I have been insanely excited about the Switch since the hardware reveal back in January, and almost a week after launch, I’m still very much enthralled with the hardware, as well as the unique premises that present itself through the hardware.  It takes two, workable premises and completely merges the two, but is it effective, and will it last the test of time?

Name: Nintendo Switch
Manufacturer: Nintendo
Price: $299.99
Release Date: March 3rd, 2017

So, before I start this review, I MUST preface that this will not be typical. Whereas you can find everything about the Switch on various sites, we will not be running down the tech specs and such. What we will talk about is my personal experience with the Switch, allowing for you, the reader, to come to your own conclusions on whether or not to buy this console. My experience so far with the Switch has been overwhelmingly positive, with little complaints.

Nintendo Switch

The Nintendo Switch is a modular home console.

I came home with my Switch around 2:30 am on the morning of March 3rd, and I immediately opened the box to see what was inside. As I opened the box, I saw the screen and the Joy-Cons and I was instantly excited to get the ball rolling with the Switch. As I pulled out everything that I would have needed to take the Switch to work, I noted how small it appeared, definitely bigger than my Nintendo 3DS and my old PlayStation Vita, and smaller than the Wii U Gamepad, by far. If I had to compare it to a tablet that I had, I would have to say that it is similar in size to the Amazon Fire Tablet (this is without the Joy-Cons attached to the side.) Snapping the Joy-Cons to the side of the main body of the Switch felt amazing, as the quaint clicking sound that it makes provided me with even more excitement as I was getting ready to set up my console.

Setting up the Switch was a breeze, as it took me less than 5 minutes to do so. This pleased me to no end, as the Wii U’s setup was significantly longer, as was the PlayStation Vita, PlayStation 4, Xbox One and 3DS by comparison. The speedy set up left me absolutely floored. I was shocked and amazed how quick it took me to set up, despite putting in my Wi-Fi password in wrong one time (this is something I should know by now, yet I still tend to make errors.) Now, before really realizing that the Switch had touchscreen controls, I did everything via the attached Joy-Cons, up until the accidental brush against my screen which bumped me into the News section of the Switch’s main menu. Needless to say, I was pleasantly surprised and proceeded to use the touchscreen more, especially for typing while in tabletop or handheld mode. The 10-point capacitive touchscreen is as responsive, if not more, than your higher end smartphones and tablets on the market today.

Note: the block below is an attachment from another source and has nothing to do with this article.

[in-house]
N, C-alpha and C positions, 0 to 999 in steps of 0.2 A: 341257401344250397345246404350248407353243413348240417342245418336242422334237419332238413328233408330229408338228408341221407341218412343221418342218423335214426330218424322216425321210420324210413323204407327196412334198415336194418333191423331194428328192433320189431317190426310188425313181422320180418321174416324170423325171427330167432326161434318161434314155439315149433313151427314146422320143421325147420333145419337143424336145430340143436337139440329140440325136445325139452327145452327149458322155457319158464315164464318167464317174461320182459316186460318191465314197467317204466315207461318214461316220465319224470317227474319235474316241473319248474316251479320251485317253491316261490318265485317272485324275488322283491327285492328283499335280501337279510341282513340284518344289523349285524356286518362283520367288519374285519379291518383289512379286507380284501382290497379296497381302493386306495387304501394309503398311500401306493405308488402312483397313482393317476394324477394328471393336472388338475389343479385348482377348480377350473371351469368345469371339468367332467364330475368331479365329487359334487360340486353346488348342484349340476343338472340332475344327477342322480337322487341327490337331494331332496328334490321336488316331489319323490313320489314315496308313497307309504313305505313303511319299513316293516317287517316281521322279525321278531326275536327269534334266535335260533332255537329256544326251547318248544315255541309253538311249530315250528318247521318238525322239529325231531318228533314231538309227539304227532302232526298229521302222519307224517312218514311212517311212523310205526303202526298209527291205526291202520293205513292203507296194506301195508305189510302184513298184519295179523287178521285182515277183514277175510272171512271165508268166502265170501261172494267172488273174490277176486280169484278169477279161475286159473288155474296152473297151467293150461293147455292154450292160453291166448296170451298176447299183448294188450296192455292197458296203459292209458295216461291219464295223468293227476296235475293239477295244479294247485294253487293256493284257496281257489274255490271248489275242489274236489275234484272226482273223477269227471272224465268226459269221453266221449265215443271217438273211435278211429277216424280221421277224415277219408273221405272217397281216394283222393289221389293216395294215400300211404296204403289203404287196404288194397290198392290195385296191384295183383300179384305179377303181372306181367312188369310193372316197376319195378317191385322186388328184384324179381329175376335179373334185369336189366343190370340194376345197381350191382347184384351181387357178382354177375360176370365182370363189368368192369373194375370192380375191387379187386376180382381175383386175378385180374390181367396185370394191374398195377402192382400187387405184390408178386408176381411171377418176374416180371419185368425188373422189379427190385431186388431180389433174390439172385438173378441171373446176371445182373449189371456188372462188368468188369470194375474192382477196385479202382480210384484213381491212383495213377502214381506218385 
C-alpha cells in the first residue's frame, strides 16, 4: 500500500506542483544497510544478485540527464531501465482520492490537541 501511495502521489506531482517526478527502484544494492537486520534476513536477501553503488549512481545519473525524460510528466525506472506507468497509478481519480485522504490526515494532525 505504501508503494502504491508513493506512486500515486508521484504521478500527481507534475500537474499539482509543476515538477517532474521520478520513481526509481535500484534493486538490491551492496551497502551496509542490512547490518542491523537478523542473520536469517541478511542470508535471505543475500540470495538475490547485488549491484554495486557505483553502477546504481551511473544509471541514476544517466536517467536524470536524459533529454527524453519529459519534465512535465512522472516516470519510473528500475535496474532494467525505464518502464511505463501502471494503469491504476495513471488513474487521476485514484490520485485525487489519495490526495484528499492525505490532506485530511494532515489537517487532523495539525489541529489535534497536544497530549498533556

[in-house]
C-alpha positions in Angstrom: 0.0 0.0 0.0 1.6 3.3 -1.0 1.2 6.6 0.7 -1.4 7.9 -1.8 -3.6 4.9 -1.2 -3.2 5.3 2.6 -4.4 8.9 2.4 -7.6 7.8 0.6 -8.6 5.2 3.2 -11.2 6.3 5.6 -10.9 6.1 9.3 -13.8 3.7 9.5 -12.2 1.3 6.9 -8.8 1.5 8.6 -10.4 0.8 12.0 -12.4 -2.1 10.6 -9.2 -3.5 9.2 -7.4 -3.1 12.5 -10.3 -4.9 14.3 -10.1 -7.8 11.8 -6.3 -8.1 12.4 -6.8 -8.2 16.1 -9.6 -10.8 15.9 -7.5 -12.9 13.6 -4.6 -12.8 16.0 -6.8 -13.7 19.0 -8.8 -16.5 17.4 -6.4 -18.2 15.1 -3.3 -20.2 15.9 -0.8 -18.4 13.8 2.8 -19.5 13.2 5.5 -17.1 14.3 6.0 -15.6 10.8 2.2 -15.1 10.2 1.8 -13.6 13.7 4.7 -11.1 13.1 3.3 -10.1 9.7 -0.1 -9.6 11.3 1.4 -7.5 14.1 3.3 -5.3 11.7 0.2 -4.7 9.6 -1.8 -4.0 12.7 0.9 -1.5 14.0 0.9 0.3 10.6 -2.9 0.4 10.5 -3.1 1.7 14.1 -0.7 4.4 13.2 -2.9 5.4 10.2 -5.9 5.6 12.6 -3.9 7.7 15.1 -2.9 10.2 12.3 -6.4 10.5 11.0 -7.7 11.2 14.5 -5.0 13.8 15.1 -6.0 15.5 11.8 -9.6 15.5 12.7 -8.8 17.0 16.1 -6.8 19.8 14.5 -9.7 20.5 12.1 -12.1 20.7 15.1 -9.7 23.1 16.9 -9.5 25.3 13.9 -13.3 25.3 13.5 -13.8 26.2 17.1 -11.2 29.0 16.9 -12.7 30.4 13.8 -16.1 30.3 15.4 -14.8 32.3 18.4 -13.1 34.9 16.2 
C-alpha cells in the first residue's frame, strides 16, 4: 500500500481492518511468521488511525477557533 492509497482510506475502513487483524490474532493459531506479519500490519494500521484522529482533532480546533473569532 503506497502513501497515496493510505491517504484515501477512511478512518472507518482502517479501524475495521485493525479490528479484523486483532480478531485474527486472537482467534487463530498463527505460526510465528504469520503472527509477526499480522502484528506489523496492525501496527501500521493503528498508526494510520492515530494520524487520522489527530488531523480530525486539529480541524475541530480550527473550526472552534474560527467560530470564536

Later that morning, I took my Switch to work with me, and since I live in Brooklyn, NY and had to travel to work in Manhattan, I took the opportunity to play my Switch on the train ride. Dare I say it, the Switch is loud. I had my headphones on and I was still able to hear it. I turned it down to 50% and it was still loud enough for the people in my general area to turn around and take a look. Needless to say, 25% ended up being an acceptable volume level for public consumption. The Switch’s speakers output stereo sound well, and that’s a good thing, especially for the tabletop multiplayer experience.